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by MrAJCosplay,

Dark Gathering

GN 1

Dark Gathering GN 1

Keitarou Gentouga is a college freshman who hates ghosts. Unluckily for him, he has a knack for attracting spirits. Two years ago, this connection had led to him receiving a spiritual injury on his right hand, with his friend getting caught in the crossfire. The event caused him to become a shut-in, leaving him with very poor social skills. Fortunately, Keitarou is slowly starting to mingle with society, thanks to the help of his childhood friend, Eiko Houzuki.

As part of his rehabilitation, Keitarou takes on the part-time job of a private tutor, and his first pupil is none other than Eiko's cousin, Yayoi Houzuki. Besides being a child prodigy, there is another peculiarity regarding Yayoi—she has a spiritual constitution, just like Keitarou. However, in contrast to Keitarou, she yearns to encounter spirits, hoping to find the ghost that took her mother away. As Keitarou is dragged along by Yayoi and Eiko to haunted spots, his part-time job seems to be straying further and further away from its original purpose.

Dark Gathering was translated by Christine Dashiell and lettered by Evan Waldinger.


When I looked at the cover of this volume and saw a cute little girl with skulls in her eyes, I thought I was going to read a relatively light-hearted story with an edgy, dark aesthetic. I could not have been more wrong because what I ended up reading was somewhere along the lines of a Junji Ito story mixed with some kind of supernatural action series! Ok, maybe that's going a bit too far but I mean it when I say I wasn't expecting to be genuinely off-put and terrified from reading Dark Gathering. Make no mistake, this surprise isn't a downside because the fact that this story was able to genuinely unsettle me is probably the highest praise I can give it considering that that seemed to be the story's intention from the beginning.

A lot of that comes down to the book's aesthetic and style of presentation. While most of the character designs can come off as rather generic outside of our mascot character Yayoi, Dark Gathering makes up for that with some unsettling and twisted supernatural encounters. The artwork can get surprisingly detailed when it wants to be and portrays some rather believable acts of body horror from hands with exposed nerve endings to one of our leads nearly suffocating by having hair jammed down his throat. The actual impact of a lot of scenes is portrayed in a very visceral way to the point where I genuinely winced after turning certain pages because of the blood that was shown and what was being done to some of the characters. Plus, while many of the character designs are very basic, there were some facial expressions that helped leave a lasting impact.

His artwork helped portray a rather cruel and visceral tone. Don't let the cute girl with the skulls in her eyes fool you, this is a rather violent story with characters nearly dying from being strangled, blood being shown rather casually and everyone presenting themselves with this surprisingly subtle sense of twisted cruelty. This is a book where characters can joke about a little girl seducing a young adult in one scene while having that same little girl torturing an evil spirit by putting it through excruciating pain in the next. Granted this can result in some emotional whiplash (not helped by the fact that each chapter ends with a sort of outtake gag), but it's not nearly as severe as I thought it would be since the tone never feels too light-hearted. The focus is primarily on Yayoi's desire to seek vengeance on the spirit that kidnapped her mother and Keitarou's undesired role in this entire story.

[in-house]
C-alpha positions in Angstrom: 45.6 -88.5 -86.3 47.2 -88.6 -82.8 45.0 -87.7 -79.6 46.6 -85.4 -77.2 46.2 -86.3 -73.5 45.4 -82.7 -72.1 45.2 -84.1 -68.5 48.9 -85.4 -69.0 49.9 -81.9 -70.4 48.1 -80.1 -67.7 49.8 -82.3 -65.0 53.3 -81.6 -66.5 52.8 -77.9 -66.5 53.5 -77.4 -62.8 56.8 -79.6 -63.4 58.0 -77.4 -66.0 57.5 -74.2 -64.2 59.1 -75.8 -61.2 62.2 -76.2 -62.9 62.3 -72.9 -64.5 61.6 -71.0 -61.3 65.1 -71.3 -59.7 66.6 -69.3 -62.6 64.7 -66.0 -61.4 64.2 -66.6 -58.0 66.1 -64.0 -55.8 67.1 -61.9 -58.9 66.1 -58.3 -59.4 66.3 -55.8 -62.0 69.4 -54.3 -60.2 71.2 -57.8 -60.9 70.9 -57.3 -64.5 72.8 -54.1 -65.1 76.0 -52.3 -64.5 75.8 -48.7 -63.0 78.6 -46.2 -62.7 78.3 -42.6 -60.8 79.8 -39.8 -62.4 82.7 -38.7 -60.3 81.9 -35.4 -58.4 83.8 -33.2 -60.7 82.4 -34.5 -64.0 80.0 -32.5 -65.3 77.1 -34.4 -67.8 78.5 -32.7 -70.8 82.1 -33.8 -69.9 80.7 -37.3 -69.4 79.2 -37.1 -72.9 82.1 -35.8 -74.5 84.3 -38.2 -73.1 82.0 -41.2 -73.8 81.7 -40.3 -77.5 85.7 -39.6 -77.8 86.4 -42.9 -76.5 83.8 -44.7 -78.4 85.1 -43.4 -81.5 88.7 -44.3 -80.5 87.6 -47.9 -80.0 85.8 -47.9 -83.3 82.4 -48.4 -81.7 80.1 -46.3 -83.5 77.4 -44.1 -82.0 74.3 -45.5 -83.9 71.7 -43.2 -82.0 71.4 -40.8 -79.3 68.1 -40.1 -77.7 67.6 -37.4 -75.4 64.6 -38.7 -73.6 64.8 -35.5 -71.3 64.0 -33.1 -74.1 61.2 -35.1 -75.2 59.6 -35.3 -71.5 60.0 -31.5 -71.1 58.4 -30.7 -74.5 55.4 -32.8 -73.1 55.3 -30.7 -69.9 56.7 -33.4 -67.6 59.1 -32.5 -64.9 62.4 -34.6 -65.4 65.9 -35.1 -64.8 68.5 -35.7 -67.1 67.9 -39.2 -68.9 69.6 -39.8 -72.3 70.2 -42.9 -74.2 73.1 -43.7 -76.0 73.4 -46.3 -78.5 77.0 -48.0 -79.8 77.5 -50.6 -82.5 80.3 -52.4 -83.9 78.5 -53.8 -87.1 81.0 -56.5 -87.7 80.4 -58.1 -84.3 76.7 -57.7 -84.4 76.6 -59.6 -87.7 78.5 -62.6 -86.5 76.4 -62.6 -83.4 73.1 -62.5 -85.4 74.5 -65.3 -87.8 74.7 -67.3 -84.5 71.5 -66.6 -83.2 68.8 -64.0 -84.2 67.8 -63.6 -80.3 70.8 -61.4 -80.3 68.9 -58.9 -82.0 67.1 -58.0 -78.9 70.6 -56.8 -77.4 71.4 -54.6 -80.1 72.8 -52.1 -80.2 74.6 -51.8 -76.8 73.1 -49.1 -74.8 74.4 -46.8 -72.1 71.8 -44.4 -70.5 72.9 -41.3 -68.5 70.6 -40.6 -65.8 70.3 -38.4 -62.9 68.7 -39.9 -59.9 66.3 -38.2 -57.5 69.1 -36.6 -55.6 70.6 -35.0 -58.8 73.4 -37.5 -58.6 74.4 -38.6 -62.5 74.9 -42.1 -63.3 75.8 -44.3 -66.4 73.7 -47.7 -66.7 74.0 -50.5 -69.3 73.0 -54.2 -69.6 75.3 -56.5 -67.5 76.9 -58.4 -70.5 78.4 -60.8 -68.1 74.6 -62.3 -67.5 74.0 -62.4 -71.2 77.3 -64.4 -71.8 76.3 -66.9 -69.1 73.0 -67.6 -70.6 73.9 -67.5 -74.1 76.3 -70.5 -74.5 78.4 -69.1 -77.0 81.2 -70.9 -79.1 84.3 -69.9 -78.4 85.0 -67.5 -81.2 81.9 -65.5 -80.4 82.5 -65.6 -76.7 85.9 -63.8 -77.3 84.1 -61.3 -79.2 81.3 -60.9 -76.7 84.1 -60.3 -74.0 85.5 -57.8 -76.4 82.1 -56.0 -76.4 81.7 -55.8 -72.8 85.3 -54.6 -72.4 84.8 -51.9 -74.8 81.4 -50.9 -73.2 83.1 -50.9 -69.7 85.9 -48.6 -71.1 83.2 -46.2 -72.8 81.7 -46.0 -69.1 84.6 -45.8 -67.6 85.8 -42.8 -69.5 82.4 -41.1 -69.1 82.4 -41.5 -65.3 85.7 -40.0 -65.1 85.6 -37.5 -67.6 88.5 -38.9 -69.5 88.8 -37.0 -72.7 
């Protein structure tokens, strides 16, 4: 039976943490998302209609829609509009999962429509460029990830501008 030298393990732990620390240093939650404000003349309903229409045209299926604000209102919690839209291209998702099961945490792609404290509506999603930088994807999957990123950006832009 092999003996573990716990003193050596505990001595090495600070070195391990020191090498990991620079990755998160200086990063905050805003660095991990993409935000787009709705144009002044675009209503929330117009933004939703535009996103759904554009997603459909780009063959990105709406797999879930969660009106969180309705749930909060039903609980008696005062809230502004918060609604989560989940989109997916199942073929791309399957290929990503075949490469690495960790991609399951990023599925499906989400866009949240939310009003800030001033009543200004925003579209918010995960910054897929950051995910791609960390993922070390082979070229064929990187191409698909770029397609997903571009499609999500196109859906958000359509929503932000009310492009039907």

In fact, the way that Dark Gathering handles its character portrayal is probably its biggest strength since it's able to straddle that line between making the characters likable while also making me genuinely afraid of what they are capable of. There is this air of mystery revolving around what everyone's intentions are when it comes to the supernatural, whether it's how far Yayoi will go to accomplish her goals, how Keitarou really feels about all the supernatural stuff that he attracts, and how Eiko seemingly allows all of this violent stuff to happen around her. The book does cheat a little bit with some of its narrative reveals by keeping some character names vague in some scenes when it really has no reason outside of deliberately withholding that information for the sake of a dramatic reveal later on. But aside from that, I was pleasantly surprised with the story's ability to hit me on multiple levels of engagement in a very organic way.

Dark Gathering was a pleasant surprise. As someone who doesn't immediately go for stuff that falls into the horror genre due to my own squeamishness around body horror, I'm not sure how quickly I'll jump into the next volume when it becomes available. But the fact that someone like me couldn't put the book down once its tone was made apparent is a testament to just how engaging of a story this was. While I do think that some narrative points could've been revealed a bit more organically, the book's sense of style and unsettling atmosphere did feel warranted. Combine this with characters whose motivations genuinely kept me guessing and what I was left with was a book that kept me on the edge of my seat in all of the best ways.

Overall : A-
Story : B+
Art : A

+ Very visceral artwork that can feel very unsettling, characters kept me guessing regarding their interests and motivations
Some emotional whiplash when the story tries to be cute or funny, the story cheats a little bit with some of its reveals

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Production Info:
Story & Art: Kenichi Kondō
Licensed by: Viz Media

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